(Such measures are likely to be more effective overall than an attempt at complete prohibition.)

Analogously, contraception may be something which is not necessarily bad in itself, and even when the outcome is bad overall there may be a substantial minority who avoid the bad consequences – nonetheless, it would not be surprising if – after a few generations – only those large-groups with an effective anti-contraception ethos were still surviving and thriving.

Politics is simple and crude – and effective policies leave little room for nuance.

In practice the choice is probably between a culture of pro-contraception (and all that entails, including its good outcomes) or a culture of anti-contraception (and all that entails, including its bad outcomes) – and it may turn out that this is a simple choice between self-destruction or something viable.

So the correct choice is clear; although it is a ‘tough’ choice, because there are well-known, ineradicable and real problems with an anti-contraception culture.

Nonetheless, when considering society overall and in the long term, an anti-contraception ethos seems to be the correct answer.


Vader
July 5, 2015

Brigham Young said something similar about polygamy. The elite (selected Church leaders) within the elite (the Church) were just able to make it work; the rest of the elite struggled with it, and it was totally unworkable as a general principle for society. I regret I do not have the reference immediately available.

For my part, I am grateful I am not called to practice polygamy. (And, it might as well be said, grateful to have never been married to a woman called to practice polyandry.)

On the matter of birth control, the chief positive I see is that married couples can maintain permanence and fidelity better with an ongoing sexual relationship, and birth control allows such a relationship when reasons of health, age, or limited resources might otherwise required abstinence. The potential for abuse is nevertheless enormous, and lightmindedness is precisely the word for the most common error of Latter-day Saints in their attitudes towards it.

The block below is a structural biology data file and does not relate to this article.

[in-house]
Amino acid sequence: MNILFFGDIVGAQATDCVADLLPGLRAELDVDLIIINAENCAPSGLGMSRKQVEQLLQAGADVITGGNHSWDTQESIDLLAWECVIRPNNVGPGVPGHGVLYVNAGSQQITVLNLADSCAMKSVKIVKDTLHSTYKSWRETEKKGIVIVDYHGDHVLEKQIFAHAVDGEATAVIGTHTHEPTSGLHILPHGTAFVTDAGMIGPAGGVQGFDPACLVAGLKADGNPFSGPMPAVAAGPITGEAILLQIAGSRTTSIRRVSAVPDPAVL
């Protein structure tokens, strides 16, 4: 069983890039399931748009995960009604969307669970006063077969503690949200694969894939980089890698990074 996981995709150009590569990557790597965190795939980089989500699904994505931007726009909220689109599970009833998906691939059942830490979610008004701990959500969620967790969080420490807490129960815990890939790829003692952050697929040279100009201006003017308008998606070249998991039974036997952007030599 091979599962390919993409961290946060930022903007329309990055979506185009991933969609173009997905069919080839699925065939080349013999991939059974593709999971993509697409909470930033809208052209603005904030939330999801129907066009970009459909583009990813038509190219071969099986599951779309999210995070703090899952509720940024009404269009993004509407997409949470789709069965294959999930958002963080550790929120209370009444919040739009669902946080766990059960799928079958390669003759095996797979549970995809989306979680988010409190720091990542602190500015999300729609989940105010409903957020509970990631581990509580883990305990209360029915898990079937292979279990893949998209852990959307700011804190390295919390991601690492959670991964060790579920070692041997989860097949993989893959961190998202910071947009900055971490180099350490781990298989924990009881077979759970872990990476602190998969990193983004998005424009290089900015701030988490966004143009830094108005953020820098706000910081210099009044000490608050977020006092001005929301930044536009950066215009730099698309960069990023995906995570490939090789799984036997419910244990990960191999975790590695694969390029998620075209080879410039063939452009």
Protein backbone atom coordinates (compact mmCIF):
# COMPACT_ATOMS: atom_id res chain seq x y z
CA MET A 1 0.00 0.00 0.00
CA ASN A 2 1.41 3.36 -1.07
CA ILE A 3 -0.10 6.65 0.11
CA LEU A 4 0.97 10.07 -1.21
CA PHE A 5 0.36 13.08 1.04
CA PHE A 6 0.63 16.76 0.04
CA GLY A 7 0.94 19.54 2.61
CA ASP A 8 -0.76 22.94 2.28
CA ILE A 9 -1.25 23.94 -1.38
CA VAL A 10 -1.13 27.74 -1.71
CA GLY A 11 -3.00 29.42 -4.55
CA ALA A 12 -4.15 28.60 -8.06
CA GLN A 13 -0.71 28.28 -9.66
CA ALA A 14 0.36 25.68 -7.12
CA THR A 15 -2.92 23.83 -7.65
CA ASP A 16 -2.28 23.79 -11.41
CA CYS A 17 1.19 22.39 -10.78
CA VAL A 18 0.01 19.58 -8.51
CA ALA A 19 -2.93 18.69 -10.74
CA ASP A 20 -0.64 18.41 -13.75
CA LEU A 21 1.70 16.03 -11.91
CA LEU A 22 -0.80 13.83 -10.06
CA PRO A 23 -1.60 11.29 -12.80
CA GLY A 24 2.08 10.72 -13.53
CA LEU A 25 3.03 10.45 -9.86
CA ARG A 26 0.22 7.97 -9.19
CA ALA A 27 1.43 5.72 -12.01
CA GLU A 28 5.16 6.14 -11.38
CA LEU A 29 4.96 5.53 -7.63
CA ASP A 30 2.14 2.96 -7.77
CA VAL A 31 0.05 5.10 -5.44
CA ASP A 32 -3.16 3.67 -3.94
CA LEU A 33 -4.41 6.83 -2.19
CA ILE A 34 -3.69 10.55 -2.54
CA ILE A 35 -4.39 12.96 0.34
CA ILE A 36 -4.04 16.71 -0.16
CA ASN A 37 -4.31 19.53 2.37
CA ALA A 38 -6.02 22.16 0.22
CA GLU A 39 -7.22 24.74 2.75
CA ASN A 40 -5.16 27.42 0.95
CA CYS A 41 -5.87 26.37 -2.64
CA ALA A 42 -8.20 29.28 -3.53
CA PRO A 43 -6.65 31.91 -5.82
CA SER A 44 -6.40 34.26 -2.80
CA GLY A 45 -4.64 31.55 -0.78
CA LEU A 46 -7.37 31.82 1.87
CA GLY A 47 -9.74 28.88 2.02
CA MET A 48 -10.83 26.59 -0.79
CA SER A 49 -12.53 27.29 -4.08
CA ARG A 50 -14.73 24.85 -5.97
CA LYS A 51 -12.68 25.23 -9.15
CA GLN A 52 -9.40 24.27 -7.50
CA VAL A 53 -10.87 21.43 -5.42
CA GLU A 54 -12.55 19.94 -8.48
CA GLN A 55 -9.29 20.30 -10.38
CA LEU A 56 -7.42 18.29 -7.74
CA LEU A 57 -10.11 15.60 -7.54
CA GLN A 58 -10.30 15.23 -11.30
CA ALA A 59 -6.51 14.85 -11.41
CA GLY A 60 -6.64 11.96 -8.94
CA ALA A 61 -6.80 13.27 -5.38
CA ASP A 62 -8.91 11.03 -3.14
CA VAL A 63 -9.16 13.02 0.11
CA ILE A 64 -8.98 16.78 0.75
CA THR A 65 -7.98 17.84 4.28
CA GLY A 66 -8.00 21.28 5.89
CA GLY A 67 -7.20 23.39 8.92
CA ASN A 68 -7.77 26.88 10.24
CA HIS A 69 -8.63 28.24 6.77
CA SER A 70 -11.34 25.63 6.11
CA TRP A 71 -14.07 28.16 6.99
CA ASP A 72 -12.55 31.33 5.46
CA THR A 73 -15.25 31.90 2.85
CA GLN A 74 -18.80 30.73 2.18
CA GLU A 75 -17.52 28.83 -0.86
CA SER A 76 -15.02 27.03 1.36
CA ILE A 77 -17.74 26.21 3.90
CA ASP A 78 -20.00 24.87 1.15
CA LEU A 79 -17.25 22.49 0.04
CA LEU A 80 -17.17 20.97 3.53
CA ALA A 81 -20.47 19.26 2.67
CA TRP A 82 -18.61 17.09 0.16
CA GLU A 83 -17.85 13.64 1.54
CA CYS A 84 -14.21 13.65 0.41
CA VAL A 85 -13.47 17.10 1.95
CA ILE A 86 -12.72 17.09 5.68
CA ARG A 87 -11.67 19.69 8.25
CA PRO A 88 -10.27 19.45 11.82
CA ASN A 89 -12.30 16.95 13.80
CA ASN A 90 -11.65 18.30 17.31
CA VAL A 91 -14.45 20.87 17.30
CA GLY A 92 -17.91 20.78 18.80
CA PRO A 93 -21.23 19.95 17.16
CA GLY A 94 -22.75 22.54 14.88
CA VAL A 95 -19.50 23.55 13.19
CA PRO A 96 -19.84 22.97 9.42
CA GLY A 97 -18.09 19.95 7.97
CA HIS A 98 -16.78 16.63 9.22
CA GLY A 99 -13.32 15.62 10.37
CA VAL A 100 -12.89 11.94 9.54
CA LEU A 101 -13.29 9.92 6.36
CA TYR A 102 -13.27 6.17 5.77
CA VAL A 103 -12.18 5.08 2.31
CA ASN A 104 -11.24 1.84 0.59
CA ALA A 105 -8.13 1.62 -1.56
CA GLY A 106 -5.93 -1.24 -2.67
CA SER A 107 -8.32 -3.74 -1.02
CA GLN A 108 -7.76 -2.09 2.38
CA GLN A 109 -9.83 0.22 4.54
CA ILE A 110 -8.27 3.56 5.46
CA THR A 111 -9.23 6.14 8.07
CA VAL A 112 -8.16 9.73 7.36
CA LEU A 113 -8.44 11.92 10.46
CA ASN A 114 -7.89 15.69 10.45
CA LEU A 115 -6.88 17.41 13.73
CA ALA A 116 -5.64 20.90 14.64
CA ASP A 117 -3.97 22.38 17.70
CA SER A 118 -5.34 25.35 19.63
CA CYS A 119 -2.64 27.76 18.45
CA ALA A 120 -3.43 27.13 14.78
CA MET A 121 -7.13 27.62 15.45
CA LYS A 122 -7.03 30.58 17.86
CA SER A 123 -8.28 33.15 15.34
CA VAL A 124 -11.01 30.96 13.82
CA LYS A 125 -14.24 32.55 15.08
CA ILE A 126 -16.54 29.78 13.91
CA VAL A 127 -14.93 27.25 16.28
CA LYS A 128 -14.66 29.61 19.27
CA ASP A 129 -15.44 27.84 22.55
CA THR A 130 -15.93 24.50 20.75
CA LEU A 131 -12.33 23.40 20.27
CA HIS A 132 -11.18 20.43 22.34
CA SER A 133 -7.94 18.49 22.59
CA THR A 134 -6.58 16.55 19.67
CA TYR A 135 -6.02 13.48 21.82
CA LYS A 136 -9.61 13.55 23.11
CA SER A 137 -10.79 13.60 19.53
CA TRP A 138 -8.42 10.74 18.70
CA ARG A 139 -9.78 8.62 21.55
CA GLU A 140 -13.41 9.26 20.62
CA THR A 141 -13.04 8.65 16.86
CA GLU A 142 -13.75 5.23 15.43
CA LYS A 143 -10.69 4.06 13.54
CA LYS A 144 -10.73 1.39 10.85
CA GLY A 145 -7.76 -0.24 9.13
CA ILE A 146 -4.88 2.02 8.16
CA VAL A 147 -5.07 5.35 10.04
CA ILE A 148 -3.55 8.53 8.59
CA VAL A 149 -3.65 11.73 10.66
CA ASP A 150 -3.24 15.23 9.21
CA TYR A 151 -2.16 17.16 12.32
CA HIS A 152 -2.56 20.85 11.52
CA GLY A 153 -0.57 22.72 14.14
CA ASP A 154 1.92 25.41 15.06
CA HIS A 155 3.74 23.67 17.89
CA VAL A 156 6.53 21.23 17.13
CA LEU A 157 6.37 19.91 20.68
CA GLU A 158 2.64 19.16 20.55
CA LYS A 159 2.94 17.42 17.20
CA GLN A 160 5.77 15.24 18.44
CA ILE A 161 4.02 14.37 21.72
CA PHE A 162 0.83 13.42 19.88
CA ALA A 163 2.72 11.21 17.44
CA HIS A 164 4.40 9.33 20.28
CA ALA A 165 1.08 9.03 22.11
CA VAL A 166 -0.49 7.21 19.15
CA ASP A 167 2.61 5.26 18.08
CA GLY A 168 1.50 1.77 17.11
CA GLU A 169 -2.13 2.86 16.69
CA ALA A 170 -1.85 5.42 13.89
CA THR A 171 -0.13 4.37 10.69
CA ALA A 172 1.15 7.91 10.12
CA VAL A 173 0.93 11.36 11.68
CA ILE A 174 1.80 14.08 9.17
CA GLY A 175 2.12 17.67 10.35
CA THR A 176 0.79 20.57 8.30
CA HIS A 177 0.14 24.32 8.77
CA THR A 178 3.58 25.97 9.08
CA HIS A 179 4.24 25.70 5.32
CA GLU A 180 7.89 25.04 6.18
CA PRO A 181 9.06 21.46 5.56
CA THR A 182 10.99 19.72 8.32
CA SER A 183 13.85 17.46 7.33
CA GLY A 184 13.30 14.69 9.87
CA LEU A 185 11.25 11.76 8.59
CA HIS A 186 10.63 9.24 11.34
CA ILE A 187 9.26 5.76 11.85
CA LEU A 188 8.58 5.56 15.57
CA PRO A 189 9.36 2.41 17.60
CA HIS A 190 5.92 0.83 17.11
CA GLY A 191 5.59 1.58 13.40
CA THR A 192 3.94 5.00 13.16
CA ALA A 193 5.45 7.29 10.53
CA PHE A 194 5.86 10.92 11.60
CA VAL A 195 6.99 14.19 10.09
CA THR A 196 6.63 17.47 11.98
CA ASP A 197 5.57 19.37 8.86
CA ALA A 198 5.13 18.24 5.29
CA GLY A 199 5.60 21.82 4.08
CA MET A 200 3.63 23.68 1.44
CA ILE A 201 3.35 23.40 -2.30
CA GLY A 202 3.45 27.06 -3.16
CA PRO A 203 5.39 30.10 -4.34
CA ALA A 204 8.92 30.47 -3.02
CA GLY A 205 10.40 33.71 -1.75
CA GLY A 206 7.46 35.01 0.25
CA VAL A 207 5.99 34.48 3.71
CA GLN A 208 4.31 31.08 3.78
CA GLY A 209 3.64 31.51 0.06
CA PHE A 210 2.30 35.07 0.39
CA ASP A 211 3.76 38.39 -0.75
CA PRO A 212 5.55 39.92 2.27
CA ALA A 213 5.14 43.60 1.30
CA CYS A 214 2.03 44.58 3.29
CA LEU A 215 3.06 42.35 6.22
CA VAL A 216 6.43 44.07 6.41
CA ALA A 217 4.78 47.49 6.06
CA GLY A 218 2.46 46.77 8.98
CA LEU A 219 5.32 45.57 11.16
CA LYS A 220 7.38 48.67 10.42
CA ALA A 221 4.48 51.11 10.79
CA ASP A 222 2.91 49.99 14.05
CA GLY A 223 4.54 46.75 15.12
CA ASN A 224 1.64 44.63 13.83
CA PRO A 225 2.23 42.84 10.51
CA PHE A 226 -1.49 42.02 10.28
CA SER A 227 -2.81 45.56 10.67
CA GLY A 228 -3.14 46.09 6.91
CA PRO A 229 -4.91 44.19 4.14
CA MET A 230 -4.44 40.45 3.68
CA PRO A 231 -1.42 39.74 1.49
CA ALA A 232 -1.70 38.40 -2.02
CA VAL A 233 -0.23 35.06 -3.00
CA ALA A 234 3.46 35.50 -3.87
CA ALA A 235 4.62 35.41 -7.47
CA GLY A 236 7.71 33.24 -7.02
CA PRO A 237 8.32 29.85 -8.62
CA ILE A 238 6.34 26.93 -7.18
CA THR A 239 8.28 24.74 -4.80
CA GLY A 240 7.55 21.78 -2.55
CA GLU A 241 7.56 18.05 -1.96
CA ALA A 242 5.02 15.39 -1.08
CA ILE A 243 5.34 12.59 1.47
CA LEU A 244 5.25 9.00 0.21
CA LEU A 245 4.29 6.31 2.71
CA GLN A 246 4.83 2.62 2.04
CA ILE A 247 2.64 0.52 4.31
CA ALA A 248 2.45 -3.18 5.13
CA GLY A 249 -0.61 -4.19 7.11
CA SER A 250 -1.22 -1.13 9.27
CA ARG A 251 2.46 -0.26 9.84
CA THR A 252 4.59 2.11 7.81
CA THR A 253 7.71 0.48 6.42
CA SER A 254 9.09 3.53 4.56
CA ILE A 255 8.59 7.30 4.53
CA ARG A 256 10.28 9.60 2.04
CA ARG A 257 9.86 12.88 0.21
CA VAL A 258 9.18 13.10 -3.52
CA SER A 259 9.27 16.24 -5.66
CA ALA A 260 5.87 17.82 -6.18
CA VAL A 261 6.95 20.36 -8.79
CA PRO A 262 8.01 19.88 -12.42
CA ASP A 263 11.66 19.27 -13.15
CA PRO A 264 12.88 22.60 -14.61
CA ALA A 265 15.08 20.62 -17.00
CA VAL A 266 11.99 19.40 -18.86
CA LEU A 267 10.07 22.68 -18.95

seriouslypleasedropit
July 6, 2015

“We need to be more serious men, more formidable men, like men at war.”

On this: I am convinced that true formidability, once attained, is somewhat effortless. I know the times tables formidably; that is, all sophistry in the world could not convince me against them. Me against the world! And yet I would win.

How hard was it for the Conquistadors to conquer the Aztecs? The British to win at the Falklands?

True formidability requires investment, and maintenance. But these are things one can do while making a joke. Be of good cheer.


Vader
July 7, 2015

“True formidability requires investment, and maintenance. But these are things one can do while making a joke. Be of good cheer.”

Were it not so, this blog would be a mass of contradictions.

His Majesty: “This blog is a mass of contradictions anyway.”


G.
July 7, 2015

With regular application of Slimm-O, the proven specific for weight reduction, only two shillings a bottle, the mass of the contradictions could become much more svelte.


Wesley Dean
July 8, 2015

In regards to understanding the new and everlasting covenant of marriage better, may I commend this book to all of you? http://thegoateskids.blogspot.com/2009/10/power-and-covenants-men-women-and.html
Here’s a bit from chapter sixteen:
“It is important to understand that those who enter the new and everlasting covenant of marriage are not covenanting to keep the commandments in general. They have already made those covenants in the waters of baptism. When entering the order of marriage, the bride’s and groom’s promises are much more specific; they promise to keep laws, rites and ordinances that pertain to marriage, the patriarchal order of the priesthood.”
I think the crowd around these parts will find a lot to chew on and ponder in this book.